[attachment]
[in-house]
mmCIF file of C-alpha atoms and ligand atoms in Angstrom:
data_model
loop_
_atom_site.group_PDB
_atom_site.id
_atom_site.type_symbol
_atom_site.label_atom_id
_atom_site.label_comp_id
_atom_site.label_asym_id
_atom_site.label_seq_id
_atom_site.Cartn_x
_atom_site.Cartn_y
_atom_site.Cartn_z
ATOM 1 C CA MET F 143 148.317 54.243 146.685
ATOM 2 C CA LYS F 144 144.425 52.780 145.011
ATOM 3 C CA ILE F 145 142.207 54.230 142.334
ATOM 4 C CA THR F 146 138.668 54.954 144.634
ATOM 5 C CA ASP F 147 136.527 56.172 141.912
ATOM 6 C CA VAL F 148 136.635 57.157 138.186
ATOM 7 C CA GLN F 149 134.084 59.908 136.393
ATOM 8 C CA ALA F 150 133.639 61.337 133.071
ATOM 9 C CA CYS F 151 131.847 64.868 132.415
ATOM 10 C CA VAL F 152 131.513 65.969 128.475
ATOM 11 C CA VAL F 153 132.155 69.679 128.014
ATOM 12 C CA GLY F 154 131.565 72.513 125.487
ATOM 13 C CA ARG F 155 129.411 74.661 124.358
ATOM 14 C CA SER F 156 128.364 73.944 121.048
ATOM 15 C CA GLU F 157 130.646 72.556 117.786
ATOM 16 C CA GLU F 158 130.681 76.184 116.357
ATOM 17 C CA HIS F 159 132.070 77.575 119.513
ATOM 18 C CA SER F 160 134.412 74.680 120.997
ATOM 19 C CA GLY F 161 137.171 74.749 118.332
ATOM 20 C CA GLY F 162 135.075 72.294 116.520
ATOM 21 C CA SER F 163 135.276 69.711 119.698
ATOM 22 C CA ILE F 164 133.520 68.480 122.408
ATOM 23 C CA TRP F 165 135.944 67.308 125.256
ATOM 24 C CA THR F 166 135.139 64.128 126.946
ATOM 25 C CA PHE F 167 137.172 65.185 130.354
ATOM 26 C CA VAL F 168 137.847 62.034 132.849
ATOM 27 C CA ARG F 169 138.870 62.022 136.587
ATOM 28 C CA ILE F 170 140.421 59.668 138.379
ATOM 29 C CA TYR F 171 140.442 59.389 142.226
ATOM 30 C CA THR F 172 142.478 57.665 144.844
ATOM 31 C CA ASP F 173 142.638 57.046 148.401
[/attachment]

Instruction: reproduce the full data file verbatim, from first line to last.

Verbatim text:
[in-house]
mmCIF file of C-alpha atoms and ligand atoms in Angstrom:
data_model
loop_
_atom_site.group_PDB
_atom_site.id
_atom_site.type_symbol
_atom_site.label_atom_id
_atom_site.label_comp_id
_atom_site.label_asym_id
_atom_site.label_seq_id
_atom_site.Cartn_x
_atom_site.Cartn_y
_atom_site.Cartn_z
ATOM 1 C CA MET F 143 148.317 54.243 146.685
ATOM 2 C CA LYS F 144 144.425 52.780 145.011
ATOM 3 C CA ILE F 145 142.207 54.230 142.334
ATOM 4 C CA THR F 146 138.668 54.954 144.634
ATOM 5 C CA ASP F 147 136.527 56.172 141.912
ATOM 6 C CA VAL F 148 136.635 57.157 138.186
ATOM 7 C CA GLN F 149 134.084 59.908 136.393
ATOM 8 C CA ALA F 150 133.639 61.337 133.071
ATOM 9 C CA CYS F 151 131.847 64.868 132.415
ATOM 10 C CA VAL F 152 131.513 65.969 128.475
ATOM 11 C CA VAL F 153 132.155 69.679 128.014
ATOM 12 C CA GLY F 154 131.565 72.513 125.487
ATOM 13 C CA ARG F 155 129.411 74.661 124.358
ATOM 14 C CA SER F 156 128.364 73.944 121.048
ATOM 15 C CA GLU F 157 130.646 72.556 117.786
ATOM 16 C CA GLU F 158 130.681 76.184 116.357
ATOM 17 C CA HIS F 159 132.070 77.575 119.513
ATOM 18 C CA SER F 160 134.412 74.680 120.997
ATOM 19 C CA GLY F 161 137.171 74.749 118.332
ATOM 20 C CA GLY F 162 135.075 72.294 116.520
ATOM 21 C CA SER F 163 135.276 69.711 119.698
ATOM 22 C CA ILE F 164 133.520 68.480 122.408
ATOM 23 C CA TRP F 165 135.944 67.308 125.256
ATOM 24 C CA THR F 166 135.139 64.128 126.946
ATOM 25 C CA PHE F 167 137.172 65.185 130.354
ATOM 26 C CA VAL F 168 137.847 62.034 132.849
ATOM 27 C CA ARG F 169 138.870 62.022 136.587
ATOM 28 C CA ILE F 170 140.421 59.668 138.379
ATOM 29 C CA TYR F 171 140.442 59.389 142.226
ATOM 30 C CA THR F 172 142.478 57.665 144.844
ATOM 31 C CA ASP F 173 142.638 57.046 148.401